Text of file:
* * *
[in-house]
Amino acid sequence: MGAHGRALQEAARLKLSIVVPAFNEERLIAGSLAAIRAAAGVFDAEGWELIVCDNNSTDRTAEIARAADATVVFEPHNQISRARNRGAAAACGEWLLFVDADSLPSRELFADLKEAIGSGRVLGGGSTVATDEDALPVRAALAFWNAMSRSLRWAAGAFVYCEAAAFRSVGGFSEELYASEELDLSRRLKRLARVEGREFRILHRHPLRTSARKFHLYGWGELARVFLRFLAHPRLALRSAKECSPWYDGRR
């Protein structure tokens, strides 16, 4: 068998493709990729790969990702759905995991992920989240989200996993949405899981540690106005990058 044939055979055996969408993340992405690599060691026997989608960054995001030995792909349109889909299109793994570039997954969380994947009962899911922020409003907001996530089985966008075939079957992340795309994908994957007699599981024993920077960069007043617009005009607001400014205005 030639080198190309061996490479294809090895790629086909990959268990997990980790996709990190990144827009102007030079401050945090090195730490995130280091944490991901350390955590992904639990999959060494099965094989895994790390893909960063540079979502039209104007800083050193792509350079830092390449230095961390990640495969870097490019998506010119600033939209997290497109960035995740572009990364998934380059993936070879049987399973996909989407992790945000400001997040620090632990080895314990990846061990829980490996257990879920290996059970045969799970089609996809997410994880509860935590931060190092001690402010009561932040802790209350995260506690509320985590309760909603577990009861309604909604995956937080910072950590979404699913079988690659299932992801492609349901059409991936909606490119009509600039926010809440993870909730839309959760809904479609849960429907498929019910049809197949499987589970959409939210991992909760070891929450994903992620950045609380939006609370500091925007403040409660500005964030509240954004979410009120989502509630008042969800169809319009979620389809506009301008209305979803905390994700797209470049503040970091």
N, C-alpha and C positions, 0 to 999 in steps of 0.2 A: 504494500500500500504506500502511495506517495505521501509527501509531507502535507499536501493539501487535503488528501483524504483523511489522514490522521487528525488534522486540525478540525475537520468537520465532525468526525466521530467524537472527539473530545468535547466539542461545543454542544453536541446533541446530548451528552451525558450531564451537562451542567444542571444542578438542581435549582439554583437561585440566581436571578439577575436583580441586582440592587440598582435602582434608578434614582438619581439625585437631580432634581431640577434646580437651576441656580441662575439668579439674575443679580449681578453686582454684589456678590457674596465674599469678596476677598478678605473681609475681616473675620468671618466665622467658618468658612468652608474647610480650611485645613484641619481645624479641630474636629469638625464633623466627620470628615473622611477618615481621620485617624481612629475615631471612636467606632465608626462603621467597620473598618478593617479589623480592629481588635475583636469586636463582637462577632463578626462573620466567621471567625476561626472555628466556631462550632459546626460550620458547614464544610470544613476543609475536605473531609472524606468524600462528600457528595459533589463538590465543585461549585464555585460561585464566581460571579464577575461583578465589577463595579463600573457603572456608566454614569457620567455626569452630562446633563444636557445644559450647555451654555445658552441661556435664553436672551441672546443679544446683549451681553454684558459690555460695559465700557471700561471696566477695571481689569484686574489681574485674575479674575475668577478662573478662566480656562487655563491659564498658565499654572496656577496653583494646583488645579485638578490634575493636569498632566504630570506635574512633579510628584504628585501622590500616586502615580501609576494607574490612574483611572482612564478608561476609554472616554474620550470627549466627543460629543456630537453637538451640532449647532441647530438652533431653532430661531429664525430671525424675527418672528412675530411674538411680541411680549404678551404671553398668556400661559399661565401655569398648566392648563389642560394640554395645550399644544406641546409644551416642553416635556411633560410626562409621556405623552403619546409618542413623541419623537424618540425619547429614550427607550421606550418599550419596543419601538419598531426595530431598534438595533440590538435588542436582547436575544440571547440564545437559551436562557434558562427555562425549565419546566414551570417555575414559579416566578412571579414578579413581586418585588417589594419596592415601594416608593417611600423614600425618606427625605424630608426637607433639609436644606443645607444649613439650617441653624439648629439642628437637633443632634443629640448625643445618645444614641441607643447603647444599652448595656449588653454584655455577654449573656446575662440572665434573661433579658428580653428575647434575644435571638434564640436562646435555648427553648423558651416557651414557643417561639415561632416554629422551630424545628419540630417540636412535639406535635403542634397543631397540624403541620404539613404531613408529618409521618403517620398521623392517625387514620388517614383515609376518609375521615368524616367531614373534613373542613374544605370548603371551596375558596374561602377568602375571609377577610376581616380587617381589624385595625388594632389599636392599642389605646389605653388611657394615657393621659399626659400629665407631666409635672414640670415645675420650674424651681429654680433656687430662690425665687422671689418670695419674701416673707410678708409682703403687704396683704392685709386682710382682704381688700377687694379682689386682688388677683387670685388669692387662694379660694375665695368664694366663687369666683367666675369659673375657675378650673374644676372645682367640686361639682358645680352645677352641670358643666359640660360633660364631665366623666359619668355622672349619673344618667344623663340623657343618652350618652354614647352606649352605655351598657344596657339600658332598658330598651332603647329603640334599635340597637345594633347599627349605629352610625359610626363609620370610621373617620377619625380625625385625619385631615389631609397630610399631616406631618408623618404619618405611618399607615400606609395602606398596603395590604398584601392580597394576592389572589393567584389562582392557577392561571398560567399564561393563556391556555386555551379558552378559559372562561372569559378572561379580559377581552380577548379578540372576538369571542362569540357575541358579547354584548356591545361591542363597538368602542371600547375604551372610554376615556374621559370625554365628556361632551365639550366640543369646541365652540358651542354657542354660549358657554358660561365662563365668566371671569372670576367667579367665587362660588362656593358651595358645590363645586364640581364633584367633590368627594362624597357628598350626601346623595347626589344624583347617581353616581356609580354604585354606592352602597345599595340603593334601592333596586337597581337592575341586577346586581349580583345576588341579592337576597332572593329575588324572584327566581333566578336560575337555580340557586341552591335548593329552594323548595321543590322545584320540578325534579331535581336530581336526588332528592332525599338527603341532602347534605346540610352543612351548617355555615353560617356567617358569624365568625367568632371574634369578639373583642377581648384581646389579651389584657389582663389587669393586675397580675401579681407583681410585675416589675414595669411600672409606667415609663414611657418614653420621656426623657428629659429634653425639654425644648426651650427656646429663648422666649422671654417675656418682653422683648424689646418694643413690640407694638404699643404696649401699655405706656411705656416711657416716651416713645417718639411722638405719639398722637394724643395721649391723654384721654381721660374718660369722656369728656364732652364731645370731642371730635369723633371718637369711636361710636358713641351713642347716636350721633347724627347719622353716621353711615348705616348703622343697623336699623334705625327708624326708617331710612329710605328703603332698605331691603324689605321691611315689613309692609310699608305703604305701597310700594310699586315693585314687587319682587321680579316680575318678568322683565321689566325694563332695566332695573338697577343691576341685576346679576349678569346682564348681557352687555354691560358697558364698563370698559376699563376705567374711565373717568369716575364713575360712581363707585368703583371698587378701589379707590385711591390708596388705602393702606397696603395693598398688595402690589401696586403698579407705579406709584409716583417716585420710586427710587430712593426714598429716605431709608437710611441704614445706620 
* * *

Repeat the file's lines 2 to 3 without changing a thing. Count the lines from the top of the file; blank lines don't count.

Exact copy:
Amino acid sequence: MGAHGRALQEAARLKLSIVVPAFNEERLIAGSLAAIRAAAGVFDAEGWELIVCDNNSTDRTAEIARAADATVVFEPHNQISRARNRGAAAACGEWLLFVDADSLPSRELFADLKEAIGSGRVLGGGSTVATDEDALPVRAALAFWNAMSRSLRWAAGAFVYCEAAAFRSVGGFSEELYASEELDLSRRLKRLARVEGREFRILHRHPLRTSARKFHLYGWGELARVFLRFLAHPRLALRSAKECSPWYDGRR
């Protein structure tokens, strides 16, 4: 068998493709990729790969990702759905995991992920989240989200996993949405899981540690106005990058 044939055979055996969408993340992405690599060691026997989608960054995001030995792909349109889909299109793994570039997954969380994947009962899911922020409003907001996530089985966008075939079957992340795309994908994957007699599981024993920077960069007043617009005009607001400014205005 030639080198190309061996490479294809090895790629086909990959268990997990980790996709990190990144827009102007030079401050945090090195730490995130280091944490991901350390955590992904639990999959060494099965094989895994790390893909960063540079979502039209104007800083050193792509350079830092390449230095961390990640495969870097490019998506010119600033939209997290497109960035995740572009990364998934380059993936070879049987399973996909989407992790945000400001997040620090632990080895314990990846061990829980490996257990879920290996059970045969799970089609996809997410994880509860935590931060190092001690402010009561932040802790209350995260506690509320985590309760909603577990009861309604909604995956937080910072950590979404699913079988690659299932992801492609349901059409991936909606490119009509600039926010809440993870909730839309959760809904479609849960429907498929019910049809197949499987589970959409939210991992909760070891929450994903992620950045609380939006609370500091925007403040409660500005964030509240954004979410009120989502509630008042969800169809319009979620389809506009301008209305979803905390994700797209470049503040970091």